There is, but, like everything else, the problem is more than fifty years of neglect that needs to be addressed. The Masses composed around the Big Six (Kyrie,Gloria,Credo,Sanctus,,Benedictus and Agnus Dei) by Cavalli, Bach, Mozart,Haydn, Beethoven, Liszt,Schubert,Verdi, Rossini and Antonin Dvořák, became as irrelvant as Latin, the Memorare and the Prayer of St. Michael.

The music became the property of Sister Sally and the Electric Prunes ( yes, the lads who brought us "I Had Too Much to Dream Last Night" composed an electric guitar Mass in F Minor) and local kids who played the guitar very badly. The Mass became relevant as Hell. It was profaned. I know profane inside and out, God help me. I do and get profane, much more than necessary, and it has its place.

There have been many modern compositions that are sacred and fitting to liturgy, but these are ignored, because parish liturgists have been trained to do their own thing.

Again, from article cited by Jim Bowman:

The number one issue, in my own view that has been formed over a decade of close study, is that the musicians themselves do not know better. Most people doing music in the Catholic Church do not even have a rudimentary understanding of the musical demands of the Roman rite. They do not know what parts of the Mass constitute the ordinary structure of the Mass. They do not know that the propers of the Mass exist. They have no idea how the music is related to the word or the calendar (apart from Christmas and Easter). They have no idea what is mandatory, what is an option, what is the Church’s choice, what is the publisher’s choice, what tradition consists of, or how to tell genuine liturgical music from nonliturgical music.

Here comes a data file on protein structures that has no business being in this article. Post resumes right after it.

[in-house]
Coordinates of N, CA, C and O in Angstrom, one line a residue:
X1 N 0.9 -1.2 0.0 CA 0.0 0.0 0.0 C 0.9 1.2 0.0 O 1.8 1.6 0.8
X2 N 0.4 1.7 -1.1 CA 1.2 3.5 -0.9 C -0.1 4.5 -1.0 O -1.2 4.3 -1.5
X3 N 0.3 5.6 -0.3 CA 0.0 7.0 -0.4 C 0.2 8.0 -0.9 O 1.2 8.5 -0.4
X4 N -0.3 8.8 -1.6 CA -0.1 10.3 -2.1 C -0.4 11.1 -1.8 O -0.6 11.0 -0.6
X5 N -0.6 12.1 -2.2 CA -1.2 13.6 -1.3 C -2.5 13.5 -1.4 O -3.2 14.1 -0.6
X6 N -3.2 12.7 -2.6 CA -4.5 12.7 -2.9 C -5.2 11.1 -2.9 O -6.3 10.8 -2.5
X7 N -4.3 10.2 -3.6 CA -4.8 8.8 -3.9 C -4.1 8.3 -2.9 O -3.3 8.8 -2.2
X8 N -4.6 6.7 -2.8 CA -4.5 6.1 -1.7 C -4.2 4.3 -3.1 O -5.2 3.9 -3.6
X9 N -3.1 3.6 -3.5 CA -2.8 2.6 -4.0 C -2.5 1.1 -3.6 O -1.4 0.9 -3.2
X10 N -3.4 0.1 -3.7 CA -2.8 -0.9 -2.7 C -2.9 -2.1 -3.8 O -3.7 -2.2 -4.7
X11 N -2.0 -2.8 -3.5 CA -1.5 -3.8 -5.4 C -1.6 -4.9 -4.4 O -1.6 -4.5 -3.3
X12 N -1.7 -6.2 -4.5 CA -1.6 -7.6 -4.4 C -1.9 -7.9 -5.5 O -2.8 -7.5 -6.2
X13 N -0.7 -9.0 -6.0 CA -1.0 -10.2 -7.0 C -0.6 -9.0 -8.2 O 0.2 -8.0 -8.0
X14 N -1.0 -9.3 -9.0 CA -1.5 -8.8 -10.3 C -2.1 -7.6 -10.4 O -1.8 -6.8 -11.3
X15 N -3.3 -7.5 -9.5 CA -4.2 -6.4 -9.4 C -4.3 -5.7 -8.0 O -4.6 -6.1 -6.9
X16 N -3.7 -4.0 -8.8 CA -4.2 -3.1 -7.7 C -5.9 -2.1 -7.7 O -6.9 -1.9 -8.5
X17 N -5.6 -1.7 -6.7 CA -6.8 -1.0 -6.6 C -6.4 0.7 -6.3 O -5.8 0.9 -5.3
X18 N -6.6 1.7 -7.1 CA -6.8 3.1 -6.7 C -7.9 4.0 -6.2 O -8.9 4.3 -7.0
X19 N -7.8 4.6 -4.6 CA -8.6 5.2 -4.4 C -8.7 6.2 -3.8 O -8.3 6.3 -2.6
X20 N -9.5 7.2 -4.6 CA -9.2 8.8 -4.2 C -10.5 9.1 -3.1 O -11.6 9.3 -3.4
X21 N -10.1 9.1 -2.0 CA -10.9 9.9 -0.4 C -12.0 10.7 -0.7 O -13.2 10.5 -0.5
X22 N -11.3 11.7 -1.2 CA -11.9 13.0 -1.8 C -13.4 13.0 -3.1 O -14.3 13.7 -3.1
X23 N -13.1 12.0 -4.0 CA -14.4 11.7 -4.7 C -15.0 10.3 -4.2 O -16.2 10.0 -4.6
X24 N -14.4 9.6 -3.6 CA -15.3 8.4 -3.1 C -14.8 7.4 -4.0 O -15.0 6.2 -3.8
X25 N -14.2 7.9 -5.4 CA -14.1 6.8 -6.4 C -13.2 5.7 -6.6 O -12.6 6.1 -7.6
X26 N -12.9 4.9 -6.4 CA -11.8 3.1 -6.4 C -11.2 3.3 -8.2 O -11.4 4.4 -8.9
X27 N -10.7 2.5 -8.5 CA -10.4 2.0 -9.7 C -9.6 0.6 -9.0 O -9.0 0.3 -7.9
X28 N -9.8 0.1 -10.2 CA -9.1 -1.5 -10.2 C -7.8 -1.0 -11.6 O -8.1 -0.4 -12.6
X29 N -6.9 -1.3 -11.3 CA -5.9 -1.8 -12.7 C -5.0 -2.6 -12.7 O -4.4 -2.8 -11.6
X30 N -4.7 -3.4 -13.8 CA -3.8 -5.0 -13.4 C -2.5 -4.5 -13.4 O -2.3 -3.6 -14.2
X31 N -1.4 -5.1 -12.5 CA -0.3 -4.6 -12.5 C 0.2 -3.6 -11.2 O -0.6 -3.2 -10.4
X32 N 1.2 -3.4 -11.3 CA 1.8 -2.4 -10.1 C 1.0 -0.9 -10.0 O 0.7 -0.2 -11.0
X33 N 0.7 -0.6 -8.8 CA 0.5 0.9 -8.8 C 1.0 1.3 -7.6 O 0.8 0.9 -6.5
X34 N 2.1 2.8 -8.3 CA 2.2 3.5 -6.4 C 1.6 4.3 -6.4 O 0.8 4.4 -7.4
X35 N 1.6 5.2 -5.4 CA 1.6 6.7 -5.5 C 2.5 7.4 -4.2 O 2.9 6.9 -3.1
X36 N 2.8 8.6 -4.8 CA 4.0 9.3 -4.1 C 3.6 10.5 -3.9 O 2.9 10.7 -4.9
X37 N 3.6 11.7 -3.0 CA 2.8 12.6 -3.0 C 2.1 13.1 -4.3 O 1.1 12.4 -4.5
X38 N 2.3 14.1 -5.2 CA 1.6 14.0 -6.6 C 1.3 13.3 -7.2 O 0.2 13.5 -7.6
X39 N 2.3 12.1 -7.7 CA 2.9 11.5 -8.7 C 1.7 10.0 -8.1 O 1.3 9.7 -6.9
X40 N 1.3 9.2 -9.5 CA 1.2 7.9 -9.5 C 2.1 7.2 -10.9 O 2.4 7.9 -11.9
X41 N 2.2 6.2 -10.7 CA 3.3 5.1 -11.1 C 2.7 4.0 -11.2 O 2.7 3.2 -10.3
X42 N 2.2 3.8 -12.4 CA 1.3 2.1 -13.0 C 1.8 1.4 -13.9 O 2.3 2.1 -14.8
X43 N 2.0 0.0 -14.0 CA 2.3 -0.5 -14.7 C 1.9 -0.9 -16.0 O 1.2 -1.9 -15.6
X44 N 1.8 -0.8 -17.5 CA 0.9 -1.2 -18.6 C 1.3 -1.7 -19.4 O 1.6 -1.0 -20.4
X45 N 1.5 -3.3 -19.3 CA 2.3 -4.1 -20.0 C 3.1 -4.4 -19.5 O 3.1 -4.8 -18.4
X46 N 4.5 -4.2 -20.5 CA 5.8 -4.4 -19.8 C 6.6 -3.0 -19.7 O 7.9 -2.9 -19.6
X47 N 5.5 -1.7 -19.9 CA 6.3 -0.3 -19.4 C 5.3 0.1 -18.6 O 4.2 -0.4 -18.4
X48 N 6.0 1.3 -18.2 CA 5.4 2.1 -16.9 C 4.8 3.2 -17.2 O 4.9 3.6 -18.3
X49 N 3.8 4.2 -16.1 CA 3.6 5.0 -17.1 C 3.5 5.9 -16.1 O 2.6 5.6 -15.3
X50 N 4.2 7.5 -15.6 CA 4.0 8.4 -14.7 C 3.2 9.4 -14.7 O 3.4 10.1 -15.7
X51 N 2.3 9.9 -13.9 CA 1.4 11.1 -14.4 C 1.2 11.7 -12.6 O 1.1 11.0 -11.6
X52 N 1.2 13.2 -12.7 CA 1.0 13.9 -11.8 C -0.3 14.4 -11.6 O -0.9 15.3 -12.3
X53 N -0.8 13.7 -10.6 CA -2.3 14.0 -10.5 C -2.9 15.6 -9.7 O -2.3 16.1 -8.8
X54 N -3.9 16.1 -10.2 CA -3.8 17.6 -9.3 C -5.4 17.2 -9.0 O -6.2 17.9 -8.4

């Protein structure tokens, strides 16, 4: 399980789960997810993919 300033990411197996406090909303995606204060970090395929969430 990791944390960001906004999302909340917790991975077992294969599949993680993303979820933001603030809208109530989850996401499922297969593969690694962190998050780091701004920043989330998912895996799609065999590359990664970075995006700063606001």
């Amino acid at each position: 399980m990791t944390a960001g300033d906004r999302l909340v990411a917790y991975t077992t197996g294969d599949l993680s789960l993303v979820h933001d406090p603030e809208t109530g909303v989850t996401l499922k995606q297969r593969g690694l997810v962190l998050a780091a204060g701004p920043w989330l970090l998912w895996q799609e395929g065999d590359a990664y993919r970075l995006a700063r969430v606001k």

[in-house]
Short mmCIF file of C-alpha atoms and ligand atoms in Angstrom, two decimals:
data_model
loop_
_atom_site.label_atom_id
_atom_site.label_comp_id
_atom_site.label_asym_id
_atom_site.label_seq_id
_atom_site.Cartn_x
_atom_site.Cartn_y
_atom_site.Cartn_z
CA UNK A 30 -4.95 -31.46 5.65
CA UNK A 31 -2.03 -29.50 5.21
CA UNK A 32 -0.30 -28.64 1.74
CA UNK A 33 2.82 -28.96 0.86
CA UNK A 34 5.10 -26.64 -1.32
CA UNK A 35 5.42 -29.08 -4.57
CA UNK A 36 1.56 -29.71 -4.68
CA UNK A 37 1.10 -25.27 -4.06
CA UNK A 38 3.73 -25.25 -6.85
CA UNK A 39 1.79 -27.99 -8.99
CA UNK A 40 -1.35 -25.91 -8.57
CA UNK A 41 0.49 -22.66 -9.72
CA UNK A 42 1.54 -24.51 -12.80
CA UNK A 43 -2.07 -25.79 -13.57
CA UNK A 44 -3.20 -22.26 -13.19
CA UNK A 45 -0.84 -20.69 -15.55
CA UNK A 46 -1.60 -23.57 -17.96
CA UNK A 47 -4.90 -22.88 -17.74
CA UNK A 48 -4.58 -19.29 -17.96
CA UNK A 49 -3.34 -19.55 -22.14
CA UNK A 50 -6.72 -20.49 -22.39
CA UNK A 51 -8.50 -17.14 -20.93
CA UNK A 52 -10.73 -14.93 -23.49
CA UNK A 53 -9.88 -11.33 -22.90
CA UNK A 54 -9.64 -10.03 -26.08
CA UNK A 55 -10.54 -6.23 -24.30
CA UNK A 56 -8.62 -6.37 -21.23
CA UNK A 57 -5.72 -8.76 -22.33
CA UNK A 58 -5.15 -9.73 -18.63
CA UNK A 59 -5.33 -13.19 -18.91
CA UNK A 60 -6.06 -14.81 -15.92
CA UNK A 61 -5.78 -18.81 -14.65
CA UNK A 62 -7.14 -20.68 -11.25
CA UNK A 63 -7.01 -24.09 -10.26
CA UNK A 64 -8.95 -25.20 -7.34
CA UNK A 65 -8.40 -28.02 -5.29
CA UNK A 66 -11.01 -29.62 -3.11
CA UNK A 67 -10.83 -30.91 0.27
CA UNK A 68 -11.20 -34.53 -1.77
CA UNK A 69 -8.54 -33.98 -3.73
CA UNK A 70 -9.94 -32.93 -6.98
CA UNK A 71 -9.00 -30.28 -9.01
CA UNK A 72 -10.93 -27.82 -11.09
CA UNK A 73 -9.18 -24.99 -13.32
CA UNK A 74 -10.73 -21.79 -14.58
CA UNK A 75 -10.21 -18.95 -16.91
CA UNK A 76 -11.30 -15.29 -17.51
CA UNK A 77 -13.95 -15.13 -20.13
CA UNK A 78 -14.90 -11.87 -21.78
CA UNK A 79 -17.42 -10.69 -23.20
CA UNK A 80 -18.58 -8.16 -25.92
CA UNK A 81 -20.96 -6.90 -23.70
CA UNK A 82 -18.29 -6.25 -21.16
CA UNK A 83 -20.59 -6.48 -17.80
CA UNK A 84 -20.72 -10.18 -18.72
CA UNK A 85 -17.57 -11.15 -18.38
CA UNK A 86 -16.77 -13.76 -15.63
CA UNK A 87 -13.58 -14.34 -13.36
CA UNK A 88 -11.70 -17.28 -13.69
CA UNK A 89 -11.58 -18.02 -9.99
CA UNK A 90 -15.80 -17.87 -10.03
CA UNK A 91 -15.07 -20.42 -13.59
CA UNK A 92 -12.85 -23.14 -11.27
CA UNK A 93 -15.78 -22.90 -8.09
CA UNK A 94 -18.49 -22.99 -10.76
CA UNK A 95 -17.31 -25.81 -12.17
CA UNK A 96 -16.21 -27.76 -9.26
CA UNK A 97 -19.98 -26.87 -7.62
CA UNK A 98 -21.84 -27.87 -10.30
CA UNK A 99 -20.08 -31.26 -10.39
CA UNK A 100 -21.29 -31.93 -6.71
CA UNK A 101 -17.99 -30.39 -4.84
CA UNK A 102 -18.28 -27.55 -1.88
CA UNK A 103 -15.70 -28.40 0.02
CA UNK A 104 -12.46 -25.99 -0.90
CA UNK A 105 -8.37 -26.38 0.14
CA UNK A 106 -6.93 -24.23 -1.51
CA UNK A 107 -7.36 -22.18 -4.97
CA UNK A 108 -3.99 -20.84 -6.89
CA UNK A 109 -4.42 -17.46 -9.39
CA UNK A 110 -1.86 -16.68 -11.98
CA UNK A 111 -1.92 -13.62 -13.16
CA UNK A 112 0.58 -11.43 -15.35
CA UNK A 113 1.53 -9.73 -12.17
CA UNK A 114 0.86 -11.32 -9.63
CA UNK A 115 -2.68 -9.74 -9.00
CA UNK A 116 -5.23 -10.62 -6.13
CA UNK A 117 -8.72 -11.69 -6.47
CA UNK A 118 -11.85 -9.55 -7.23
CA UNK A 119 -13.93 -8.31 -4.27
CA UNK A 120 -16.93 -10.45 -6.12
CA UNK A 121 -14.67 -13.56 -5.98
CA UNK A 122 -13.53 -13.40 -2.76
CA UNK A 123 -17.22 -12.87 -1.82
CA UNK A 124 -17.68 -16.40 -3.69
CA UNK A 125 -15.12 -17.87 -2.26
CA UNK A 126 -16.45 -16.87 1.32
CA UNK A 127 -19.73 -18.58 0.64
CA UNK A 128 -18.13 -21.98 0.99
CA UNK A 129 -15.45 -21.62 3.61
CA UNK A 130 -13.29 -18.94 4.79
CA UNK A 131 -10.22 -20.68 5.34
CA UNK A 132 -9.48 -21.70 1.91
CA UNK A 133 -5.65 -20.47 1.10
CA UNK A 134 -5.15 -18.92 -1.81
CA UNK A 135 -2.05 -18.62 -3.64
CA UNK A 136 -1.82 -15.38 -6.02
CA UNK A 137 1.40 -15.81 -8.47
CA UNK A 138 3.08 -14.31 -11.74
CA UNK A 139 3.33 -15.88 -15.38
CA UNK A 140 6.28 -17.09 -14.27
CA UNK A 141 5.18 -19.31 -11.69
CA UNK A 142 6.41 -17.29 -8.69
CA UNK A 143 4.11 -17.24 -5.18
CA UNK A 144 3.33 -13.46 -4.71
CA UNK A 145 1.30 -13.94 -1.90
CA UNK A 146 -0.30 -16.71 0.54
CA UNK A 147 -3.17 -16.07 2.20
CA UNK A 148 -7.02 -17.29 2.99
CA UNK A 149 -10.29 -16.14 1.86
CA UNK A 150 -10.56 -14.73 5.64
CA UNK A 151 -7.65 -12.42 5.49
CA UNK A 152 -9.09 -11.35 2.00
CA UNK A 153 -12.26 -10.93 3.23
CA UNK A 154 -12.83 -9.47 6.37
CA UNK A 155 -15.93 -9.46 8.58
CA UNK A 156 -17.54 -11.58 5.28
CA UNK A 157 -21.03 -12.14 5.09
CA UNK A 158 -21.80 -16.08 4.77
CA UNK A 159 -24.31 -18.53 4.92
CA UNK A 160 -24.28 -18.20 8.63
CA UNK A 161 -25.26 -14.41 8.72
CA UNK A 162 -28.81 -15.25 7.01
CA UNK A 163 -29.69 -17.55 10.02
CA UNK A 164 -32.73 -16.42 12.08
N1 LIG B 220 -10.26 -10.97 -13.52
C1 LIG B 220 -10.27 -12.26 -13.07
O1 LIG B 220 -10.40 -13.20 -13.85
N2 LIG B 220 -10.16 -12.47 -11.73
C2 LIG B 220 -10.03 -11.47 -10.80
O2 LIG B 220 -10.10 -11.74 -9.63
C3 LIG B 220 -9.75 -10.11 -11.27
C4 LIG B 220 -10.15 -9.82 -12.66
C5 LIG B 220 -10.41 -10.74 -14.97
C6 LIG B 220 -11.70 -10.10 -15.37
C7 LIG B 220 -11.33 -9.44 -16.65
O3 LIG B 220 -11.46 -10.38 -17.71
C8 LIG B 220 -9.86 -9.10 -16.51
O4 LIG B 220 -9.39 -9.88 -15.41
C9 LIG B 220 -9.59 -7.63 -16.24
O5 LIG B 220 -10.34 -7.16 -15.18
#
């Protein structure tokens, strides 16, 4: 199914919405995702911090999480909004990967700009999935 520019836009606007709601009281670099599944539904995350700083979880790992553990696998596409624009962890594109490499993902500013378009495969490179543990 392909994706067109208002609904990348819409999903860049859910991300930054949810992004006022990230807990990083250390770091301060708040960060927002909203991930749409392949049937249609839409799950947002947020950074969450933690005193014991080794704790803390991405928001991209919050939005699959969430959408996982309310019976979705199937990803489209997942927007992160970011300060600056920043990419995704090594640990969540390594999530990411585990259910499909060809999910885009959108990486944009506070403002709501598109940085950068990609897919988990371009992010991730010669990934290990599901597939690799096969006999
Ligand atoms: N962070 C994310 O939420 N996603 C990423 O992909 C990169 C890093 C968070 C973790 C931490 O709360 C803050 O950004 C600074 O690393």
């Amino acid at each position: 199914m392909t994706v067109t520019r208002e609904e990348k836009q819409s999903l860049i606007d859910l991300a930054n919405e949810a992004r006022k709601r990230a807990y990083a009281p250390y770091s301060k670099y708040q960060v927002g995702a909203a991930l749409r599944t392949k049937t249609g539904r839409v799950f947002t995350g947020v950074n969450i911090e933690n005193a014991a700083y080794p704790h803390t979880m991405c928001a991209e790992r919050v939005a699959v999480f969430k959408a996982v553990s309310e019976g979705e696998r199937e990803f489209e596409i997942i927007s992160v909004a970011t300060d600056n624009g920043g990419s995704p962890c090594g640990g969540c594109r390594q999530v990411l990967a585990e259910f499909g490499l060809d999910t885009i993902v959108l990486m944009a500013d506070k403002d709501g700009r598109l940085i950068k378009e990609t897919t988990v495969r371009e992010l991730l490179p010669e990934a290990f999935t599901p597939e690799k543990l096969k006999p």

This is because they have never been told. And a reason that they have never been told is that very few people actually have this understanding at all. You can attend ten national conventions, read ten books, subscribe to all the major liturgy publications, troll websites all day, talk to your pastor and grill your predecessors, and still never discover these basic points about the Catholic liturgy and its musical demands. Yes, you will come away with some slogans and with the knowledge that “the people” need to participate but do not (it’s always easier to focus on the sins of others), but that’s about it.

The core information about the role of music is not known because it is not known, and this problem is not only serious at the grass roots; it goes straight to the top. Again, it is not malice that is preventing this knowledge from leaking out; it is just that so much information has been lost during these confusing decades that there are very few around that truly get it.

Want to get it?

Here is a pretty good tutorial that helps us understand the difference.

Can you tell the difference?? from Corpus Christi Watershed on Vimeo.

That's a baby step. We need to walk into Sacred Places to experience the Sacred. You'll know it.